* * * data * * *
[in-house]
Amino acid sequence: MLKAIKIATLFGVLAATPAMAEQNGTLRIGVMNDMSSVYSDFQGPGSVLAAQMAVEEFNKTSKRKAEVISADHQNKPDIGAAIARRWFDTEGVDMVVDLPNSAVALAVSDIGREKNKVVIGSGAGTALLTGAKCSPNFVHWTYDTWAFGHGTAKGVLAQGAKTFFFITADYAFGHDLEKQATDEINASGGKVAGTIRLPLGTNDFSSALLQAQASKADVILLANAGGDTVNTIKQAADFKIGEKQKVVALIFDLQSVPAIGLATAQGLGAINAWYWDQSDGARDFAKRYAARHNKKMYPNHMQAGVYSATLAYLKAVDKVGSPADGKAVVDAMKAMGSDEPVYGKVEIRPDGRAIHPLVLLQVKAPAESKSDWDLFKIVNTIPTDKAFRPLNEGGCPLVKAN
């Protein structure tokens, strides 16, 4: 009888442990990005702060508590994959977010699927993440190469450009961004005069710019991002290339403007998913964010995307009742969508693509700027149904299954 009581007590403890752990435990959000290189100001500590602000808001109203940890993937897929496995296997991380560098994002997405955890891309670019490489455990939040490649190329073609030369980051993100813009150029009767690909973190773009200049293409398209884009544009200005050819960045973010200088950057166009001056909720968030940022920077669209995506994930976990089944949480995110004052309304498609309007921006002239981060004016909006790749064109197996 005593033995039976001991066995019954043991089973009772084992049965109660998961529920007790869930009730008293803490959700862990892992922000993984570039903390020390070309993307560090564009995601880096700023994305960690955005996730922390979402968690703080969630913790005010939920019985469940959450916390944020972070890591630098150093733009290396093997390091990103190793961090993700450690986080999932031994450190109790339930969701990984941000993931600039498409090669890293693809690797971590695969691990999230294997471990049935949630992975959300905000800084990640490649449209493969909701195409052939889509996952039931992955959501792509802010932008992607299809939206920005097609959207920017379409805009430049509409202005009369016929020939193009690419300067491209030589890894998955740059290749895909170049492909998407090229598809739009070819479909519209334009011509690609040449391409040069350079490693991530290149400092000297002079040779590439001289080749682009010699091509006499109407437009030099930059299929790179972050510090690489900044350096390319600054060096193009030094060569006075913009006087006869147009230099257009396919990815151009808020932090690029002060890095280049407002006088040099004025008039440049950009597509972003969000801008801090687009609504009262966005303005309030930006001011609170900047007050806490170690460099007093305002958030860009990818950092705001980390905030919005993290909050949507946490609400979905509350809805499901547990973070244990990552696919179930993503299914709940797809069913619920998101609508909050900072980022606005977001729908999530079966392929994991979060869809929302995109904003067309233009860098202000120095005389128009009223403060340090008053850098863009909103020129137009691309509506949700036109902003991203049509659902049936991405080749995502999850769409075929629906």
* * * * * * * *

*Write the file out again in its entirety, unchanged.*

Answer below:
[in-house]
Amino acid sequence: MLKAIKIATLFGVLAATPAMAEQNGTLRIGVMNDMSSVYSDFQGPGSVLAAQMAVEEFNKTSKRKAEVISADHQNKPDIGAAIARRWFDTEGVDMVVDLPNSAVALAVSDIGREKNKVVIGSGAGTALLTGAKCSPNFVHWTYDTWAFGHGTAKGVLAQGAKTFFFITADYAFGHDLEKQATDEINASGGKVAGTIRLPLGTNDFSSALLQAQASKADVILLANAGGDTVNTIKQAADFKIGEKQKVVALIFDLQSVPAIGLATAQGLGAINAWYWDQSDGARDFAKRYAARHNKKMYPNHMQAGVYSATLAYLKAVDKVGSPADGKAVVDAMKAMGSDEPVYGKVEIRPDGRAIHPLVLLQVKAPAESKSDWDLFKIVNTIPTDKAFRPLNEGGCPLVKAN
């Protein structure tokens, strides 16, 4: 009888442990990005702060508590994959977010699927993440190469450009961004005069710019991002290339403007998913964010995307009742969508693509700027149904299954 009581007590403890752990435990959000290189100001500590602000808001109203940890993937897929496995296997991380560098994002997405955890891309670019490489455990939040490649190329073609030369980051993100813009150029009767690909973190773009200049293409398209884009544009200005050819960045973010200088950057166009001056909720968030940022920077669209995506994930976990089944949480995110004052309304498609309007921006002239981060004016909006790749064109197996 005593033995039976001991066995019954043991089973009772084992049965109660998961529920007790869930009730008293803490959700862990892992922000993984570039903390020390070309993307560090564009995601880096700023994305960690955005996730922390979402968690703080969630913790005010939920019985469940959450916390944020972070890591630098150093733009290396093997390091990103190793961090993700450690986080999932031994450190109790339930969701990984941000993931600039498409090669890293693809690797971590695969691990999230294997471990049935949630992975959300905000800084990640490649449209493969909701195409052939889509996952039931992955959501792509802010932008992607299809939206920005097609959207920017379409805009430049509409202005009369016929020939193009690419300067491209030589890894998955740059290749895909170049492909998407090229598809739009070819479909519209334009011509690609040449391409040069350079490693991530290149400092000297002079040779590439001289080749682009010699091509006499109407437009030099930059299929790179972050510090690489900044350096390319600054060096193009030094060569006075913009006087006869147009230099257009396919990815151009808020932090690029002060890095280049407002006088040099004025008039440049950009597509972003969000801008801090687009609504009262966005303005309030930006001011609170900047007050806490170690460099007093305002958030860009990818950092705001980390905030919005993290909050949507946490609400979905509350809805499901547990973070244990990552696919179930993503299914709940797809069913619920998101609508909050900072980022606005977001729908999530079966392929994991979060869809929302995109904003067309233009860098202000120095005389128009009223403060340090008053850098863009909103020129137009691309509506949700036109902003991203049509659902049936991405080749995502999850769409075929629906």